It was a brilliant San Francisco morning, as I set out for Chinatown on foot. My calves stretched as I climbed the first hill under the famed pagoda. I wandered past the tacky souvenier shops with their dozens of boxed toy crickets chirping in unison. Looking (as I have done since I was seven) unsuccessfully, for my name "Ginny" among the racks of miniature personalized license plates and only coming as close as "Jenny." As I approached Stockton Street and the Asian markets -- the air began to change.
Chinese women and men of all ages shopping for their next important meal. A saavy, elderly woman with deep lines in her thin face selling live fish off an upside-down carton on the street. Greenbeans selected individually by exacting women. And then, the butchers...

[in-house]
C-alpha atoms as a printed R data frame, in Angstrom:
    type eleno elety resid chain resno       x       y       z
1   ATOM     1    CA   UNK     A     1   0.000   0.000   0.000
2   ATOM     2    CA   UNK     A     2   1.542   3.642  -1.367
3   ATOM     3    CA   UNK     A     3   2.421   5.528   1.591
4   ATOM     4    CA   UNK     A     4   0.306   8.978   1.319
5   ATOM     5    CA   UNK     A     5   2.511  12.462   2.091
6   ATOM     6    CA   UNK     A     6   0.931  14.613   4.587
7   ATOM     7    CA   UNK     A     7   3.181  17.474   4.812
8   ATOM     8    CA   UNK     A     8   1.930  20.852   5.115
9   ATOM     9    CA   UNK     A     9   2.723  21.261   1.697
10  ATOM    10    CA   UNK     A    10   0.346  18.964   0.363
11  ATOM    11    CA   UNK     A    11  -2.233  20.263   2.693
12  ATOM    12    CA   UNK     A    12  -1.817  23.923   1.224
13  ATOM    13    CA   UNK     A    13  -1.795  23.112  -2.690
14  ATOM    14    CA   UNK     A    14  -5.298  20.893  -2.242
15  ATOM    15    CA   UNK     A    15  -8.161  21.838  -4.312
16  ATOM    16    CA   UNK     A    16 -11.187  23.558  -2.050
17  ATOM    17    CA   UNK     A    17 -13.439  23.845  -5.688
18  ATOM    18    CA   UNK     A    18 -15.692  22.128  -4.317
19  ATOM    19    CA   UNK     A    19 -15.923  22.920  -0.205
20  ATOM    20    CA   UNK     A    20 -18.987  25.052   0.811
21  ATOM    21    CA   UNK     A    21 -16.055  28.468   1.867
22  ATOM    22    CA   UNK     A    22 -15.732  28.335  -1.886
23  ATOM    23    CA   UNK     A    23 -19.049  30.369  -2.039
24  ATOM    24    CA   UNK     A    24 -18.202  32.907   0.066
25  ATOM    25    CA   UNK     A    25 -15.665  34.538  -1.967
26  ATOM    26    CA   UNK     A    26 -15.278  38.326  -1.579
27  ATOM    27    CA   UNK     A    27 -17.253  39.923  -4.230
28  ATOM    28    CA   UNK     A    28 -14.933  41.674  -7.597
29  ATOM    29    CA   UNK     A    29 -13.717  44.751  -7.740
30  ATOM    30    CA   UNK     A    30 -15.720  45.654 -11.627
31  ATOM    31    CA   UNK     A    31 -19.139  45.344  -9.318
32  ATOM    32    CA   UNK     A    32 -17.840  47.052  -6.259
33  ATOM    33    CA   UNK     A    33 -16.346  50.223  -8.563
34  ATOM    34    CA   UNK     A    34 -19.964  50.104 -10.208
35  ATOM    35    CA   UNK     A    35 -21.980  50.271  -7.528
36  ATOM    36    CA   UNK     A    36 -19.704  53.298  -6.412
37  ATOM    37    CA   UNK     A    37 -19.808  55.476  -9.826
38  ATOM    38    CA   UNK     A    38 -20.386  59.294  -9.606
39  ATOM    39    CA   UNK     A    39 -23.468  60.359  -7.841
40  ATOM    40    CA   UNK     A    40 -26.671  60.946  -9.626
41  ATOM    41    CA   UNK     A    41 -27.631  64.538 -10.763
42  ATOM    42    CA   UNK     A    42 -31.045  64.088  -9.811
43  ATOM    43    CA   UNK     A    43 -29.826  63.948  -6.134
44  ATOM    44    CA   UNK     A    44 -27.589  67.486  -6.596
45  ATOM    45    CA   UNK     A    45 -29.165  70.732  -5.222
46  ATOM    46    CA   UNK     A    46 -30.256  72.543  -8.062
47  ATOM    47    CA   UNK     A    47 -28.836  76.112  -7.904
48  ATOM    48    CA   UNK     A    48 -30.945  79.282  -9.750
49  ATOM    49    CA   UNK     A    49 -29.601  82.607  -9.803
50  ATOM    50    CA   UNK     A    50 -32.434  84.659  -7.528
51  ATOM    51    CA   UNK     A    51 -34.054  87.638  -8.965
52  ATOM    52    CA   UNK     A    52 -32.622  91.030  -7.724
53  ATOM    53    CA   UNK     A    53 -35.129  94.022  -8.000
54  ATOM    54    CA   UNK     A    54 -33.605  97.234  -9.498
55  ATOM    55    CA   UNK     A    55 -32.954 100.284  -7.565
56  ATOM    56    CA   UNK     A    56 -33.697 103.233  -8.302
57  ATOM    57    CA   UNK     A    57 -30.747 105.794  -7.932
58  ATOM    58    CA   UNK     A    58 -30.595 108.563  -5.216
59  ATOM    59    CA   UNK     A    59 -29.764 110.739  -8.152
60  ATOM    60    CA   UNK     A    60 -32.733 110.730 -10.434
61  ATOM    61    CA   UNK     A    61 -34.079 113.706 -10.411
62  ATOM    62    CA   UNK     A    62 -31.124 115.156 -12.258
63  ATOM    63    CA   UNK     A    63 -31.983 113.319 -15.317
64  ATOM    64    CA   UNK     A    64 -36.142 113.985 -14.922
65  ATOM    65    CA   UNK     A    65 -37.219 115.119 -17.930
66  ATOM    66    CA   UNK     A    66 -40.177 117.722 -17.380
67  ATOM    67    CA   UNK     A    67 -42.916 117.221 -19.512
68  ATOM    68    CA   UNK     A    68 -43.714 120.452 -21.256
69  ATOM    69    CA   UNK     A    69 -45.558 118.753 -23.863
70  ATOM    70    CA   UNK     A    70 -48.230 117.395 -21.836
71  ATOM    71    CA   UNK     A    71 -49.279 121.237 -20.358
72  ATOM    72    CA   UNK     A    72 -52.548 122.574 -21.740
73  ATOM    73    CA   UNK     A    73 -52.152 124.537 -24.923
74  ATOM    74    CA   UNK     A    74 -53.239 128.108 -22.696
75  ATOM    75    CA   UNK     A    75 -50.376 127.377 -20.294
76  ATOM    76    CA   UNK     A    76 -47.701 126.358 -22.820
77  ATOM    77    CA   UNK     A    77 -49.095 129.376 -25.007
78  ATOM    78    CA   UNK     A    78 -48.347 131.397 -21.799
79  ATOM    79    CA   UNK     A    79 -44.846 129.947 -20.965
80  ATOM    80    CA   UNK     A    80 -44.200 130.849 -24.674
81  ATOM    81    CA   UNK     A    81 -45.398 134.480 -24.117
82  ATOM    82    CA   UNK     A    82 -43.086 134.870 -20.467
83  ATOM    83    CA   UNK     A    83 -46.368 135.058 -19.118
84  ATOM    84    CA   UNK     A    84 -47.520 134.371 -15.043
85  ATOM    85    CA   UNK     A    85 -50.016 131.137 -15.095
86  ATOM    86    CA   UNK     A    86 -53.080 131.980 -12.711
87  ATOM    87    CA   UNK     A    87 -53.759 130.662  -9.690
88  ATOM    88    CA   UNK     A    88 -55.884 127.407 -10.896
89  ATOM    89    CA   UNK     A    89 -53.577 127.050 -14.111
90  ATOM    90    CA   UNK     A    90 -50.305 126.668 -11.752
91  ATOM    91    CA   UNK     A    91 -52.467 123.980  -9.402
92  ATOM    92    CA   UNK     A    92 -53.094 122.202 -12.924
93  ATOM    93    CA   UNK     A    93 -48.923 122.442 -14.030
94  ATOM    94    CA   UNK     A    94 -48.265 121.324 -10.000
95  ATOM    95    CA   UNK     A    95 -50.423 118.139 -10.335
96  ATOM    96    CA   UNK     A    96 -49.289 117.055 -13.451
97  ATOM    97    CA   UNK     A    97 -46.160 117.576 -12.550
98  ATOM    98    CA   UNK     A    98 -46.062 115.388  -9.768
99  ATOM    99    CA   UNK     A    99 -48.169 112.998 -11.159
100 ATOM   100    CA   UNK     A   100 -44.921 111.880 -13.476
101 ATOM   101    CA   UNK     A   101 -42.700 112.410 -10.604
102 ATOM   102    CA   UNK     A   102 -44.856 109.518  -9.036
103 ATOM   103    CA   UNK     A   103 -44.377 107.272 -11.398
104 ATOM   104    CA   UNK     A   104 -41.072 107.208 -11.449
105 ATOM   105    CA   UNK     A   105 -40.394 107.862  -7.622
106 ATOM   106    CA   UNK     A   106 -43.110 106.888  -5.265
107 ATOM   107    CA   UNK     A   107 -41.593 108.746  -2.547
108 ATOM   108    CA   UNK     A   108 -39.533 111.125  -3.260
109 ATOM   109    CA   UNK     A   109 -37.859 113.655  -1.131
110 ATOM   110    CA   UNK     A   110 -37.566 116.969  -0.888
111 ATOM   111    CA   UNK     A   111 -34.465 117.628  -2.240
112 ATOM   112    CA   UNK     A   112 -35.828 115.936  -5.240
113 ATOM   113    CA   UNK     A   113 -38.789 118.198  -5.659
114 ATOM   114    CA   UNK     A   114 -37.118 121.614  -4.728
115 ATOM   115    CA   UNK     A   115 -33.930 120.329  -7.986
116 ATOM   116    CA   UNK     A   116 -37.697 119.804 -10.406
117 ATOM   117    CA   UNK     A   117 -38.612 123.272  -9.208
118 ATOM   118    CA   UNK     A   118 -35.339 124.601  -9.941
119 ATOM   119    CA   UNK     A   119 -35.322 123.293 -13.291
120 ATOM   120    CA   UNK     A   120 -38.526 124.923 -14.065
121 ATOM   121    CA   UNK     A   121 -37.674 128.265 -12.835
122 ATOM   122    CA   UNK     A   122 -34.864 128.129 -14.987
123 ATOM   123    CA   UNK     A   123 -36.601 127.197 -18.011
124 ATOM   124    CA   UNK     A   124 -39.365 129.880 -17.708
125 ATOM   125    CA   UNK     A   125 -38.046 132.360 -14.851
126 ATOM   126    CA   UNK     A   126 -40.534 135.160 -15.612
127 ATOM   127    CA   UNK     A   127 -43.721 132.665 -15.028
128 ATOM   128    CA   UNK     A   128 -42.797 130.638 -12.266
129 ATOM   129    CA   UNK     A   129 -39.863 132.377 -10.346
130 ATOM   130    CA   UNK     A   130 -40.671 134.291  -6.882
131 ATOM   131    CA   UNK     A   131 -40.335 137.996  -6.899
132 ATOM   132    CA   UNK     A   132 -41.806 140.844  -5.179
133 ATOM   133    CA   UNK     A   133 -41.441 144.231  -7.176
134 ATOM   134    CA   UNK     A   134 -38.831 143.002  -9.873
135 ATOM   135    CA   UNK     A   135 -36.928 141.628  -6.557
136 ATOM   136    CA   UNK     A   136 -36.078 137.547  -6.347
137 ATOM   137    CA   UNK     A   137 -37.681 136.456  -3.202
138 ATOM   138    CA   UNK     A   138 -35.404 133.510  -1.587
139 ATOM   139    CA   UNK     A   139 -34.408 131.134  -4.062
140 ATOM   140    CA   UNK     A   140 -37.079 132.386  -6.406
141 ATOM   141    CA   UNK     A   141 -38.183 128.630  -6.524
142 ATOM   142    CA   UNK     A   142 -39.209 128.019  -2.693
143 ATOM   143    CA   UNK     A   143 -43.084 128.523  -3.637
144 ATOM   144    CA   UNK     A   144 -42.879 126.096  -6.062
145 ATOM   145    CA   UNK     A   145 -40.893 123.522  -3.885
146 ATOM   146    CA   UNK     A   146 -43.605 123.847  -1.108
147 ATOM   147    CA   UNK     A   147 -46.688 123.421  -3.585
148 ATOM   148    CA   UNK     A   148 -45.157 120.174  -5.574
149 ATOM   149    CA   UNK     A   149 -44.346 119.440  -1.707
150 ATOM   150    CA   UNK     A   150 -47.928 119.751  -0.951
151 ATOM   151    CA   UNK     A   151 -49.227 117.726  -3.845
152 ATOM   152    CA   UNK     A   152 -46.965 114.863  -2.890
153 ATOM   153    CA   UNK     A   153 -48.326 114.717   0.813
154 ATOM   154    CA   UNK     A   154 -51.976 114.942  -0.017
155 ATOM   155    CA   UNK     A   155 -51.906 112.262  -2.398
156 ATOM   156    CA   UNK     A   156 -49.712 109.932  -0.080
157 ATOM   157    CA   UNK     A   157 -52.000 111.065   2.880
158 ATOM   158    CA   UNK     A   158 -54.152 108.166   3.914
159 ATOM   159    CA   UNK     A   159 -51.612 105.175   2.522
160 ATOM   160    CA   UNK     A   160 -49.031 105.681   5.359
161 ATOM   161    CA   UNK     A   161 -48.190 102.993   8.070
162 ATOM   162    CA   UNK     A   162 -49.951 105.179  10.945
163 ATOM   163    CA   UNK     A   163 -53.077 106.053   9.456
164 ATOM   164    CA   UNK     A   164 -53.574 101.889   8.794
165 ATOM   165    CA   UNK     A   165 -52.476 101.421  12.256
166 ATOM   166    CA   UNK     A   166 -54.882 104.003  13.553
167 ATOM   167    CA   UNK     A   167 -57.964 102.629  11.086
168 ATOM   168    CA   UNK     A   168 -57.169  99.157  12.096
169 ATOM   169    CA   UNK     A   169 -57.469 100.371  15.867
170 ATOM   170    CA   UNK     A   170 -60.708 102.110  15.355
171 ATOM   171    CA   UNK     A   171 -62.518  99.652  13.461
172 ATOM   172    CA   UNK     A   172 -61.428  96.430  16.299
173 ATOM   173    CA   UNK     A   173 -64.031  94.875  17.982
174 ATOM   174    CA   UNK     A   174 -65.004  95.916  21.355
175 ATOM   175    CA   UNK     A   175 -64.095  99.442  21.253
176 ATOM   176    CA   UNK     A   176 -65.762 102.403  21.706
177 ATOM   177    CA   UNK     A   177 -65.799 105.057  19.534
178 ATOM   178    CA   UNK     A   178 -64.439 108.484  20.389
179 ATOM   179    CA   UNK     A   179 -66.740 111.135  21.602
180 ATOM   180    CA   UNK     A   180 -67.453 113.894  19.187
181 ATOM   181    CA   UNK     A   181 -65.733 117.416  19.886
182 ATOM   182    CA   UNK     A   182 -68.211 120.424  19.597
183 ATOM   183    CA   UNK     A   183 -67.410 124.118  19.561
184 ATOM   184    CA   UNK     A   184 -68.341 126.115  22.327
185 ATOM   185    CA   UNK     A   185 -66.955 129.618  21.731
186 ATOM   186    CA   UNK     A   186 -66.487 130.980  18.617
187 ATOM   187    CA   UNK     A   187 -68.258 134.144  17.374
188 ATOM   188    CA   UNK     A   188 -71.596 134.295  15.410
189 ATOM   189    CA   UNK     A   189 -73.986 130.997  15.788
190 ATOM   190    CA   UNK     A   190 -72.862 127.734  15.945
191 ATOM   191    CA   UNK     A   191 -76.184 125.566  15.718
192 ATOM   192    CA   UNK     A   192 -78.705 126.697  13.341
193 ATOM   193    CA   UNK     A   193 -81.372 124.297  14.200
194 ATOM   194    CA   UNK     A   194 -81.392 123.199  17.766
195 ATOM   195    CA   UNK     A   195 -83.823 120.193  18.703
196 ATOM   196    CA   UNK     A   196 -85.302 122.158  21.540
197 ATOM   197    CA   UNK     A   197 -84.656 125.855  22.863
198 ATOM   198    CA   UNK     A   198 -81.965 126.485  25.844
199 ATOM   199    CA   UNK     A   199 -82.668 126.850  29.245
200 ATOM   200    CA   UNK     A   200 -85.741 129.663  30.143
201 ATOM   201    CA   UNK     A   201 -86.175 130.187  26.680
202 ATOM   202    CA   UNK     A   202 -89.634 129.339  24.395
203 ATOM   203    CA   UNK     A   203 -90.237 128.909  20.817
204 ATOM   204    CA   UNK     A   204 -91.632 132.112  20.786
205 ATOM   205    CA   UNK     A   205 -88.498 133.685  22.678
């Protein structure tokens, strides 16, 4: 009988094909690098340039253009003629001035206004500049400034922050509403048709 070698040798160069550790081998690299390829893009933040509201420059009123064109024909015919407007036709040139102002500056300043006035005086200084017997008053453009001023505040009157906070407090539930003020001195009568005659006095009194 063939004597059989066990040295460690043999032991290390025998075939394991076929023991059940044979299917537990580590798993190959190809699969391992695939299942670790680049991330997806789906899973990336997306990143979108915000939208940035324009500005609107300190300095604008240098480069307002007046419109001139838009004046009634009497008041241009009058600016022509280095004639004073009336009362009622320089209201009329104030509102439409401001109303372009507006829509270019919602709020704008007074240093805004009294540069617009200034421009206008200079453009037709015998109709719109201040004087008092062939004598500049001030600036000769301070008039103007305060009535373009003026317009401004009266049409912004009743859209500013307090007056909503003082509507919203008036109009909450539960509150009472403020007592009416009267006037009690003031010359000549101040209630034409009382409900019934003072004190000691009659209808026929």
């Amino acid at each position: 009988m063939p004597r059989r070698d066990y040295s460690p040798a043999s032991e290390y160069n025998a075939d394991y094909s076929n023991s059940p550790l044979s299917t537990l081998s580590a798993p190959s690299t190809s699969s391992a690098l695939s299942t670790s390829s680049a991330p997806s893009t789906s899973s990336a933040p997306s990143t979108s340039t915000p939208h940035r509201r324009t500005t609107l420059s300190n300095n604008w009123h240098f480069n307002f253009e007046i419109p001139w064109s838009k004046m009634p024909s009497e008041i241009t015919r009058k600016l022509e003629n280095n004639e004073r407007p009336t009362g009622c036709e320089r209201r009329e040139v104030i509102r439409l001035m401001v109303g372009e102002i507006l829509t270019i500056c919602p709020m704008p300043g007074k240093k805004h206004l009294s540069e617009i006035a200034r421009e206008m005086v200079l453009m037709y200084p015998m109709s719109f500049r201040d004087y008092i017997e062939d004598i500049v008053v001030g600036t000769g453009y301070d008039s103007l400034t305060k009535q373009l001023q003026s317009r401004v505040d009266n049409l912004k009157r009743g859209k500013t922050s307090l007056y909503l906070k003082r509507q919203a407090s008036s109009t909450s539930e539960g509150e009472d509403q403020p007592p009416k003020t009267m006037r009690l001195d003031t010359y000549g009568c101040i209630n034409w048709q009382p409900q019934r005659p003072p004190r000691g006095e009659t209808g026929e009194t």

In the iced glass cases, chicken feet, tongue, and whole ducks. On the floor, plastic tubs of slimy live turtles and frogs! I tucked myself into a corner of the busy store and observed a woman inspecting the live frogs. With her hand inside of a plastic baggie, she picked them up by their haunches and turned them over to inspect their white fat wet bellies and legs. I remained there discreetly, and like a game tried to determine the benchmark for the perfect speciman. White bellied or mottled? Energetic or quiet? Large or small? Chubby legs or muscular? I never caught on, but her final selection was handsome. Keeping with the California state law sign posted at the door, she brought them to the butcher to be killed. He placed the frog on the bloodied counter and with one important whack of his cleaver, chopped it's head off which was discarded. By hand, he then skinned the entire body in one motion, ripping to reveal the creamy, fleshy torso then legs. The butcher looked up from his table and began to whistle a familiar Shanghai tune. He and his two fellow workers were jovial and adept. I left the store knowing I had witnessed excellence.
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